What Will the Workforce Look Like in the Future?
By Emmalyn Shaw, Flourish Managing Partner
If you’ve ever freelanced, April is a busy month. Filing taxes is not simple with stacks of 1099s. Neither is getting insurance, or if you drive for a ride-sharing service, keeping track of all your work-related automotive expenses.
Making a living in the gig economy can be challenging, but work is not necessarily more stable for wage-earners or people in salaried jobs. Companies are not just replacing employees with contractors; they are also replacing human work with automation. About 54 percent of the US workforce are not very confident that the work they do will exist in 20 years. By some estimates, 50 percent of the workforce could be contractors in 10 years. The nature of work—our society’s conception of what a “job” is—probably changes every generation. Right now, it’s changing even faster.
As my partners and I wrote when we launched Flourish, technology is driving this change, which often leads to “winner-takes-all” outcomes. The average driver for Uber or Lyft makes $8.55 in profit per hour, and for those in traditional employment, real wages have been stagnant since 1990s.
As investors, we are focused on which technologies are reshaping the labor market—and how. Everyone is watching robotics and AI, but adjacent technologies can have an even bigger impact. The spread of 5G technology, for example, will likely accelerate automation.
“There are private 5G networks popping up all over the place and the places where they are popping up is in warehouses and factories,” futurist Amy Webb said at a talk Flourish hosted during this year's SXSW. “The beauty of a private 5G network is you can eliminate latency problems, so it facilitates working with robots and equipment. The investment we're seeing in 5G will be an accelerant for how quick we automate certain work.”
Amy is a professor at NYU's Stern School of Business and the founder and head of the Future Today Institute, a strategic foresight advisory group for Fortune 500 companies and national nonprofits. Using a wide array of data, Amy builds models to analyze trends affecting different industries—and the American workforce. When it comes to automation, she said at our SXSW panel, digital processes will continue to be automated. That will destabilize certain record-keeping jobs, but it will make everything from legal advice to financial services more affordable.
Meanwhile, jobs in the skilled trades, such as plumbing, construction, auto repair, and electrical contracting, will be safe from automation for a long time. “Robots are not going to take those jobs within our lifetimes, probably,” said Amy. “There's a huge shortage for skilled labor, as well as for salon and massage services and other personal services.”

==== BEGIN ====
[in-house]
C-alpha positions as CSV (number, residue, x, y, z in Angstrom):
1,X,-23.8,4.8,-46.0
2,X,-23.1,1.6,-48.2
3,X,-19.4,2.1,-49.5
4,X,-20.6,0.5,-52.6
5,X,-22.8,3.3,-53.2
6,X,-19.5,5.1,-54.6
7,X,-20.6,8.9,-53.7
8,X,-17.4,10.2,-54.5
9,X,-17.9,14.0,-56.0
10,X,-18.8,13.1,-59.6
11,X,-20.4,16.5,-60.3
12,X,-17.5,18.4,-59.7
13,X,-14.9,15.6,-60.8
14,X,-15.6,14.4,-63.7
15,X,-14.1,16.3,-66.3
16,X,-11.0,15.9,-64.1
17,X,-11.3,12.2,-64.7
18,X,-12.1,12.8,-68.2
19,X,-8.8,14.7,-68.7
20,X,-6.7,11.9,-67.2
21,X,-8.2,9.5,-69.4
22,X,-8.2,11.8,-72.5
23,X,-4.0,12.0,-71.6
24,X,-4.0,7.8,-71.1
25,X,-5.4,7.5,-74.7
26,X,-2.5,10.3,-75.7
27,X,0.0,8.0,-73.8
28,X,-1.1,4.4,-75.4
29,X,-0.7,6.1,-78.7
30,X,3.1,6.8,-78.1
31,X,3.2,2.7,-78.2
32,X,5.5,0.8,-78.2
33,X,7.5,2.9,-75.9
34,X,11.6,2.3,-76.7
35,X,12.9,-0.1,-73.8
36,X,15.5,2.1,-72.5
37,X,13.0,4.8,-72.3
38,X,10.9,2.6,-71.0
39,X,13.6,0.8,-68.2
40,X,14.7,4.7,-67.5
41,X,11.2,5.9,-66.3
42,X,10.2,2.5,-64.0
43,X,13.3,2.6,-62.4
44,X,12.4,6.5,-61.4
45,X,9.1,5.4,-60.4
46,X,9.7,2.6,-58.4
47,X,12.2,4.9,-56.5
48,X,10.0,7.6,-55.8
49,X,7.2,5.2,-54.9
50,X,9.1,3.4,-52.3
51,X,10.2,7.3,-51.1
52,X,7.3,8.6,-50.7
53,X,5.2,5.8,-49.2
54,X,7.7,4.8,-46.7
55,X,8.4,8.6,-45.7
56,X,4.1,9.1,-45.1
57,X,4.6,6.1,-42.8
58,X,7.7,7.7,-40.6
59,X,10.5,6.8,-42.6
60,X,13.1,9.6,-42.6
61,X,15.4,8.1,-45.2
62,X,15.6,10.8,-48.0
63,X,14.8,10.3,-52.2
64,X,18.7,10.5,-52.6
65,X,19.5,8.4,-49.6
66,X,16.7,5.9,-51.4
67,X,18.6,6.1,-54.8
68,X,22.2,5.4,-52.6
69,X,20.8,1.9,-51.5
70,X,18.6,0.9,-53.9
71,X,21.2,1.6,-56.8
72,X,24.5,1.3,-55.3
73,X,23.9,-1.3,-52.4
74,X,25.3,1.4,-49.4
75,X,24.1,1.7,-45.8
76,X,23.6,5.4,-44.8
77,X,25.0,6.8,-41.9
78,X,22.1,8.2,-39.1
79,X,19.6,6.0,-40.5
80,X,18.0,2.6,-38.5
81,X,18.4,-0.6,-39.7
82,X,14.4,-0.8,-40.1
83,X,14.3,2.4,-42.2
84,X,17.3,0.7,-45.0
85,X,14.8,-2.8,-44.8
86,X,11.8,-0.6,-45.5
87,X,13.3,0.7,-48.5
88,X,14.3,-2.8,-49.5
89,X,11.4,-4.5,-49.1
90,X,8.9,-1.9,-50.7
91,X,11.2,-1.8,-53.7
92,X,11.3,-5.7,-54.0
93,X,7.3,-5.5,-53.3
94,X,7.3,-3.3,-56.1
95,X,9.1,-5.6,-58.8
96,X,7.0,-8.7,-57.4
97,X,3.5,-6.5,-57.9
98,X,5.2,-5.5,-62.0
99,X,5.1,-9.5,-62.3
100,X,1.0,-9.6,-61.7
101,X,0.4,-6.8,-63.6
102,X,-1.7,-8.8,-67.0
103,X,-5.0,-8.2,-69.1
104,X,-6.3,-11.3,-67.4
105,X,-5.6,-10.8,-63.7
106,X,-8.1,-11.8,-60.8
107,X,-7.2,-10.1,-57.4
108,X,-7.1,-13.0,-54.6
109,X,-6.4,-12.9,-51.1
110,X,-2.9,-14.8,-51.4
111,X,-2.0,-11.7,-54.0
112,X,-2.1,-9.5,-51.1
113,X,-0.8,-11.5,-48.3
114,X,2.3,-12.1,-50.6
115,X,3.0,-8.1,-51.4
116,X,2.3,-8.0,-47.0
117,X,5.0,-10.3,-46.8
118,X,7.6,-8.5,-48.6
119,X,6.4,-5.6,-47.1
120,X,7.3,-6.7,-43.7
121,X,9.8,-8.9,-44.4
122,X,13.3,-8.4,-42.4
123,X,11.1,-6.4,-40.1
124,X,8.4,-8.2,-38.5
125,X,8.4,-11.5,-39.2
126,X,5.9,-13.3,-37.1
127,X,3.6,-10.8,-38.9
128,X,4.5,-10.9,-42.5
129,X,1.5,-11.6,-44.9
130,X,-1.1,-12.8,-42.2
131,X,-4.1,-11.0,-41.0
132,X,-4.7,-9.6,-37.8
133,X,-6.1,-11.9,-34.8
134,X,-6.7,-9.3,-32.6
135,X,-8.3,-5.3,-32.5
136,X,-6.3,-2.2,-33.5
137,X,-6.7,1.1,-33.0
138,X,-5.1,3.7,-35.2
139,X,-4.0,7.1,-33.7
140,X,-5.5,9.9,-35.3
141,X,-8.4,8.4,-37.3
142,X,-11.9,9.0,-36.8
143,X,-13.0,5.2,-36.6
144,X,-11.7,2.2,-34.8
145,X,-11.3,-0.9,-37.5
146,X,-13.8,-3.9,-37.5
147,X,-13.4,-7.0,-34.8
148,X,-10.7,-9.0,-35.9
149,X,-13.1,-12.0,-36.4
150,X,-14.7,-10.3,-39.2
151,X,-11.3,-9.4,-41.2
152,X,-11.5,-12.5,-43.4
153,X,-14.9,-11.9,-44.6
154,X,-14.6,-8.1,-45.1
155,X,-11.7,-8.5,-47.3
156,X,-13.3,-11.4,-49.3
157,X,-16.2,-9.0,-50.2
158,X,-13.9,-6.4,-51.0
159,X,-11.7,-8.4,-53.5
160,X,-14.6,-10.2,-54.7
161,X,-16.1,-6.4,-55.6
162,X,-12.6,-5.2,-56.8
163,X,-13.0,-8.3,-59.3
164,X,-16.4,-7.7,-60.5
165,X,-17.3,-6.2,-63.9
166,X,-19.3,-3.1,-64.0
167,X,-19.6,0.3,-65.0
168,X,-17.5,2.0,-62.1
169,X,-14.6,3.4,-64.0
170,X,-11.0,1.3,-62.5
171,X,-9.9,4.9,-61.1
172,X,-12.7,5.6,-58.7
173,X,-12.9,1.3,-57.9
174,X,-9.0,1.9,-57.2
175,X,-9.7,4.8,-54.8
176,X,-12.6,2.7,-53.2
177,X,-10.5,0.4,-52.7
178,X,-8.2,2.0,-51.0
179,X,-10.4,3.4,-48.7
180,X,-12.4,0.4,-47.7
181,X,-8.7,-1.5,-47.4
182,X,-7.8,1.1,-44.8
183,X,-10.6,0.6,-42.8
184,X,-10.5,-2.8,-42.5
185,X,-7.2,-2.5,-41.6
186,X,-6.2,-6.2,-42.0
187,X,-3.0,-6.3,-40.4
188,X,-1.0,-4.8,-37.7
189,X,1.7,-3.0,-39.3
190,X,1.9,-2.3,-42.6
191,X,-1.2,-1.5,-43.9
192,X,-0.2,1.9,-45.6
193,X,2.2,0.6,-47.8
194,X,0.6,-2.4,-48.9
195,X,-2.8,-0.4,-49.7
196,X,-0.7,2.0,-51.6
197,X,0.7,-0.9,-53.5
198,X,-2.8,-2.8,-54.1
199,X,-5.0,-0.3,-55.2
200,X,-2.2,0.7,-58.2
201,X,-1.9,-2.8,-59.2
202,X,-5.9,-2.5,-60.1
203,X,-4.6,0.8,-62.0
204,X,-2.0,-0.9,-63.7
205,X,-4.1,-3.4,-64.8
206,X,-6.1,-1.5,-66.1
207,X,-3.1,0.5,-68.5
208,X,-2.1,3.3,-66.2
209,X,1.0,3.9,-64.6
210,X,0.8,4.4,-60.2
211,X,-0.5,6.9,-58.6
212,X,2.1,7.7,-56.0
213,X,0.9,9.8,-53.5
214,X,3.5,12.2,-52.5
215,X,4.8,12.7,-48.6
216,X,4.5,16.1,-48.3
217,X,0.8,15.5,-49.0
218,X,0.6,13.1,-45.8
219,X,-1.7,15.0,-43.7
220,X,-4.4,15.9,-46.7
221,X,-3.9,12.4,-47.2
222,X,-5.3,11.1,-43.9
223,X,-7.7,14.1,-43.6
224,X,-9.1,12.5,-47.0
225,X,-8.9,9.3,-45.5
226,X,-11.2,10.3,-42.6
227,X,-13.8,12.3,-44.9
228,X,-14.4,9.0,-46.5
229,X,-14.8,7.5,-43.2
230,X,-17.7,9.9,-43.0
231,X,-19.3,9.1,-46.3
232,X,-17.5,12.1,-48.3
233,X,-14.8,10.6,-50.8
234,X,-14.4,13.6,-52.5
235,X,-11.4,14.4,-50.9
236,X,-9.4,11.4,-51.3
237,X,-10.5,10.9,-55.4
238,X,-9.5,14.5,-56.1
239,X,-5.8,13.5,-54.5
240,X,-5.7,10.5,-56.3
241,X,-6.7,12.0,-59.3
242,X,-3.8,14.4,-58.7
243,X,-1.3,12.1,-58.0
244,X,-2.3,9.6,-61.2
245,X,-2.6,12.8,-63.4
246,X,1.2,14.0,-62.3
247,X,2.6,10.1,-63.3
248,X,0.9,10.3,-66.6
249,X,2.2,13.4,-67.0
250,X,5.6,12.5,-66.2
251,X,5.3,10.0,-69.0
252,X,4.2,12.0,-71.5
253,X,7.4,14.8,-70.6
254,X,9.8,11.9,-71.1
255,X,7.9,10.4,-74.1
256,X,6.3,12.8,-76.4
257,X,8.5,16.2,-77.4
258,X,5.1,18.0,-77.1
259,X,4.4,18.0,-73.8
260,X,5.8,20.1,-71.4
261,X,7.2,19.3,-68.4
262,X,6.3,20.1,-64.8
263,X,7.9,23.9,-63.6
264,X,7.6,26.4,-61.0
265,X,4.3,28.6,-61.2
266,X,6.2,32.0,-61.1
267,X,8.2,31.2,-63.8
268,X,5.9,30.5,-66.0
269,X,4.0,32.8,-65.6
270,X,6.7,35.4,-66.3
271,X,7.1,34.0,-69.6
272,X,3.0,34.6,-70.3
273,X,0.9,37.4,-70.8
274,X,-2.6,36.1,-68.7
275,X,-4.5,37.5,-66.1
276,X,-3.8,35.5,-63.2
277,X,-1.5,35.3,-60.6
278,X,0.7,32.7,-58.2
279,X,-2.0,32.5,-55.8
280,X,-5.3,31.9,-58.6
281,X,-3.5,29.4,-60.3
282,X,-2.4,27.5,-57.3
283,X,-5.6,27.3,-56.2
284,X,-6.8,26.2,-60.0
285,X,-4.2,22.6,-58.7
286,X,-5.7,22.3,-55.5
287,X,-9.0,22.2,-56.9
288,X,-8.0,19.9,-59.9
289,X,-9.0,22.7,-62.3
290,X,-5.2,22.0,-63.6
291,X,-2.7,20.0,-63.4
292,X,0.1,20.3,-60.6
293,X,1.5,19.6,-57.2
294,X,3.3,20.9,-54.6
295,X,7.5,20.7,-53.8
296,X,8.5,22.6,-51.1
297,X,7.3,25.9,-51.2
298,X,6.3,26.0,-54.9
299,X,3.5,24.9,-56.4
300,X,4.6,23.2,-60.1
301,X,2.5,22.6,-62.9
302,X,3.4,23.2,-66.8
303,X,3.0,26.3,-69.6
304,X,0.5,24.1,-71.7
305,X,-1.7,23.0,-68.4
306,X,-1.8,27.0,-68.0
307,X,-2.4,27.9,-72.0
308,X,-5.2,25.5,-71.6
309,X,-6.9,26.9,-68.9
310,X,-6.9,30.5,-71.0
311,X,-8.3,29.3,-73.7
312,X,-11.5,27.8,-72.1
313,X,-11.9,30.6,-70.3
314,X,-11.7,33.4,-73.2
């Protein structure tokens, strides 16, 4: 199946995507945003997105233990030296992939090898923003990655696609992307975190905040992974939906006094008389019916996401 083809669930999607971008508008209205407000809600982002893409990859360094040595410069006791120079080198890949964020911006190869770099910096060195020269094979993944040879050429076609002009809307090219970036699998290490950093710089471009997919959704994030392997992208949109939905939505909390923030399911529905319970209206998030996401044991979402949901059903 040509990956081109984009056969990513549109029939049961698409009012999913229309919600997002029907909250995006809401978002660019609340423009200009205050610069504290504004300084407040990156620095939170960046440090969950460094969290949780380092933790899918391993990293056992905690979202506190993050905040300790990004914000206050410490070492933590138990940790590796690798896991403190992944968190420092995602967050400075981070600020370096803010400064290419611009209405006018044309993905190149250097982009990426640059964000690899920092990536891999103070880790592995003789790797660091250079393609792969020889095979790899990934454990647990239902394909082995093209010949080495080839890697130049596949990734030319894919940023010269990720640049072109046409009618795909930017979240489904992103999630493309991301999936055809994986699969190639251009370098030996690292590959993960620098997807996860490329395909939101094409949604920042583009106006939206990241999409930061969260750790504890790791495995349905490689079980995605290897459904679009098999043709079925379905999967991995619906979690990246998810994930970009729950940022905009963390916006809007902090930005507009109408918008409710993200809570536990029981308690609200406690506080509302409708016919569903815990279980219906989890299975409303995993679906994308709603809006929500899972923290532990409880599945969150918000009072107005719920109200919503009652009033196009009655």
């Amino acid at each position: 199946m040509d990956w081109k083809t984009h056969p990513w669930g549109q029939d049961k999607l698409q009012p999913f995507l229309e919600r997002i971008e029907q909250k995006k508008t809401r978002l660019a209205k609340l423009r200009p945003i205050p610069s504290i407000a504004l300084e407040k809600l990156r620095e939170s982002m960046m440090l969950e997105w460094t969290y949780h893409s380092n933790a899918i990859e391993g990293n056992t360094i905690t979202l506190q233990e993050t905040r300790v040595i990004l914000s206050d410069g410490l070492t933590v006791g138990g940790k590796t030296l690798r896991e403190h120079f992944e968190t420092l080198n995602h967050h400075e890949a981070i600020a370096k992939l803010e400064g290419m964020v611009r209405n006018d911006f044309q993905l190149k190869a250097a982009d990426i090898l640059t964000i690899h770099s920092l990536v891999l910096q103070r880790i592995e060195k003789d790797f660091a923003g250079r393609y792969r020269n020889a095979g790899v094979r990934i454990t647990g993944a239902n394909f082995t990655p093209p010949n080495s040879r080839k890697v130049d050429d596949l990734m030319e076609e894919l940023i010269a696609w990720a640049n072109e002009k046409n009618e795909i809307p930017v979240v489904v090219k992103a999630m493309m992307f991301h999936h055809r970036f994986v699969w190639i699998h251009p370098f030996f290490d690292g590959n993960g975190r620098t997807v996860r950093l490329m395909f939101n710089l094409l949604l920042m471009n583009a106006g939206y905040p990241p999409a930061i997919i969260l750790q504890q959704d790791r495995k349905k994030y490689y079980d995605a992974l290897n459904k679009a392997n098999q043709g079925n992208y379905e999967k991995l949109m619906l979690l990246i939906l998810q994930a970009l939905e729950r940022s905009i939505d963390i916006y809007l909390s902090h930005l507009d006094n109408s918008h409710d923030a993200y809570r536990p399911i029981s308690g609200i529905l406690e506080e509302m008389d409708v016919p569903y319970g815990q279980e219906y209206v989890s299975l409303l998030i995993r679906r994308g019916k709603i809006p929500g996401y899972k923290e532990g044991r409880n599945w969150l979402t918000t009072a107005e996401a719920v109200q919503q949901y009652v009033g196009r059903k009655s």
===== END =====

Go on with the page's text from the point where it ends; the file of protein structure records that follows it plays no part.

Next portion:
You can see hows this dovetails with the trend toward more contract positions: Most hair stylists, for example, are freelancers. That's why we invested in Steady, an app that connects workers in the gig economy to flexible opportunities to grow their earnings and achieve their financial goals. As the work world changes, people will need more support piecing together a regular income, accessing their benefits, continually improving their skills, and managing their budget.
There's some reason to believe budget pressures on consumers may change in the future. Looking several years out, Amy sees a variety of trends in personal transportation (ride-sharing, vehicle sharing, and e-scooters) combining with autonomous vehicles and electrification to slowly erode the consumer need for buying a car. “What I think is so interesting is how this relates to the rest of the economy,” said Amy. “If owning your own car is no longer part of the American dream, that has a ripple effect because a lot of our economic system is very much intertwined with the auto industry.”
Finally, Amy emphasized how, in this evolving workforce, investing in education will be more important than most realize. “In this country, we have under-invested in education,” she said, “but a lot of companies are now seeing the value of long-term education in the workforce.”
Pointing to Udacity, an online learning platform that now offers eight-week nano-degrees, Amy suggested digital, continuing education might be “the best possible way to make sure that our workforce, in any country, is going to be prepared for the future and that helps strengthen our economies.”
We're excited by that possibility too. One of our founding beliefs is that, if we aspire for everyone in our society to do better in the future, technology must be used responsibly and in ways that empower people. Amy's SXSW talk gives us a peek at how complicated, interconnected, and exciting that is. We need to keep innovating, but do so in a responsible way, that puts people, and their well-being, at the center of the future we're inventing.
(All trends tracked by quantitative futurologist Amy Webb are open source and available here.)